The deserted gothic church of St. John the Evangelist now stands as a landmark of Mumbai's turbulent past.
What now stands as a deserted parish behind the Navy Nagar in South Bombay, the Anglican Church of St. John Evangelist once towered as the lighthouse for the cruising ships near the Mumbai harbour. The beautiful chapel is popularly known as the 'Afghan Church' for its unique backstory and distinct gothic architecture. A forgotten marvel, the church with its 60-meter-high spire has been domination the Mumbai coastline for 170 years now only charms the likes of history buffs and nirvana seekers.
The hidden gem of Mumbai's Southern tip
The Afghan Church should be a part of your SOBO checklist for its strategic location in Colaba and a fable that spins around the concept of power play, between the Russians and the British in the 19th century. The church was built as a tribute to the fallen cavalry of the First Anglo-Afghan War, attributing the peculiar name, born out of a conflict of what is referred to as the 'Great Game' in history. After several political schemes to depose the King of Kabul and a guerrilla war later, the English lost about 4,500 British and Indian troops, their hardest defeat till then.
Since most of the soldiers hailed from Mumbai, it was decided to build a memoir here to acknowledge their martyrdom. The foundation of this parish was set in the 1840s in honour of these frontline warriors. The church is a specimen of gothic architecture, designed by the English Civil Engish engineer Henry Conybeare. The cornerstone of this structure was laid by Sir George Russell Clerk, the then Governor of Bombay. The Church rose to its full glory in 1865.
The touch of perfection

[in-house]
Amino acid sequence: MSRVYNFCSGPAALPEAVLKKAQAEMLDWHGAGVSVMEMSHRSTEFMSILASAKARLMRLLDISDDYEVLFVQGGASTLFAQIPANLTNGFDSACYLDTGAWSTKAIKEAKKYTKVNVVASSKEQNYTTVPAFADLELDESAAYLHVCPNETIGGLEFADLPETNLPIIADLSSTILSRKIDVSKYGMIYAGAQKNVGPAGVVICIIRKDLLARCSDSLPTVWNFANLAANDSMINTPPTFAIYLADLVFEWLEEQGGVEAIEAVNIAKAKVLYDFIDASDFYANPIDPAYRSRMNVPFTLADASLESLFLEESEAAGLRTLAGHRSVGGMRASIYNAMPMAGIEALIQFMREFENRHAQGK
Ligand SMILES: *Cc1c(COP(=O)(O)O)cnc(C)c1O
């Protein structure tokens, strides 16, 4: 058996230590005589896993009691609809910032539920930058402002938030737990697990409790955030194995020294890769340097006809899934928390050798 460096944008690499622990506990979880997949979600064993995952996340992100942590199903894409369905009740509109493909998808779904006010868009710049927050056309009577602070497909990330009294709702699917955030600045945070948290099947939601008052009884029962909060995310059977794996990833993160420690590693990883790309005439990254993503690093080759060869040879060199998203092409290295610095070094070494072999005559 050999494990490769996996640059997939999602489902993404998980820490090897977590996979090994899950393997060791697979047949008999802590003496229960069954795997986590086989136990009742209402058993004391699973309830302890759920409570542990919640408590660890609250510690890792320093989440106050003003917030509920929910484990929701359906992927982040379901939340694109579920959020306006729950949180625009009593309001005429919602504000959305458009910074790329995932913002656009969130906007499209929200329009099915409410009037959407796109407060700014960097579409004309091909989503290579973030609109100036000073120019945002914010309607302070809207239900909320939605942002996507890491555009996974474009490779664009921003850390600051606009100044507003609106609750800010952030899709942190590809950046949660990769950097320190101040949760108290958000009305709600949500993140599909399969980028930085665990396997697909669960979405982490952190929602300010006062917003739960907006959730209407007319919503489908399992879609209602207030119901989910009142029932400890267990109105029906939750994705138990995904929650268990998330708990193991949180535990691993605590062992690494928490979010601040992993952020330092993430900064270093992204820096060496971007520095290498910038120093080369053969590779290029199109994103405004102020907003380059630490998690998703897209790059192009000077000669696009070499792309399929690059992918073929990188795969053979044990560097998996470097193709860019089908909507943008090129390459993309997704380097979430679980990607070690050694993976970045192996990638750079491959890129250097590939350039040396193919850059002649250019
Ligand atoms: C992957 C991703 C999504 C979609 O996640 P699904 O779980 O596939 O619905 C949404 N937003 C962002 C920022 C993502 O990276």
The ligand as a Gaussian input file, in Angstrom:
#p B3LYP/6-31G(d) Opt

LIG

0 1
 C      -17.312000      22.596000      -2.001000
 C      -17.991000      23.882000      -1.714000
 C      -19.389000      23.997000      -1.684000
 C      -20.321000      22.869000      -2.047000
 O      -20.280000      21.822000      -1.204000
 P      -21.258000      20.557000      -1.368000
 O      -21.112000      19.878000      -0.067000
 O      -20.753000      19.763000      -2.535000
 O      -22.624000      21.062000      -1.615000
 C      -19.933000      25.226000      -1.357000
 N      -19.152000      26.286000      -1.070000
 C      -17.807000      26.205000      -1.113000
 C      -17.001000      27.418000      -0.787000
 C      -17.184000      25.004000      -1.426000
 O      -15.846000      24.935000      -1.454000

While the imposing structure has been largely minted in local stone like basalt, marble and limestone, the floor tiles were imported from England. A whole host of designers and experts were onboarded to add a touch of perfection to this structure. A stained glass expert, William Wailes was brought on board to design the church's east and west window while architect William Butterfield, known for his iconic inputs in the buildings of England's Oxford, crafted its altarpiece and the Afghan War Memorial Mosaics.
The metal screen on the door near the front was the contribution of Mr. Higgins, one of the most popular metal workers in England Besides this, the bell tower with its eight bells, came from the Taylor Bellfoundry of England and are regarded as the best in western India. Just the dramatic spire of the Afghan Church is said to have cost about ₹5,65,000.
While the church now wears a deserted look, with no regular masses, the parental authority of the Indian Navy hosts weekly services. This one-of-a-kind destination in Mumbai surely deserves a larger footfall than just history and heritage enthusiasts.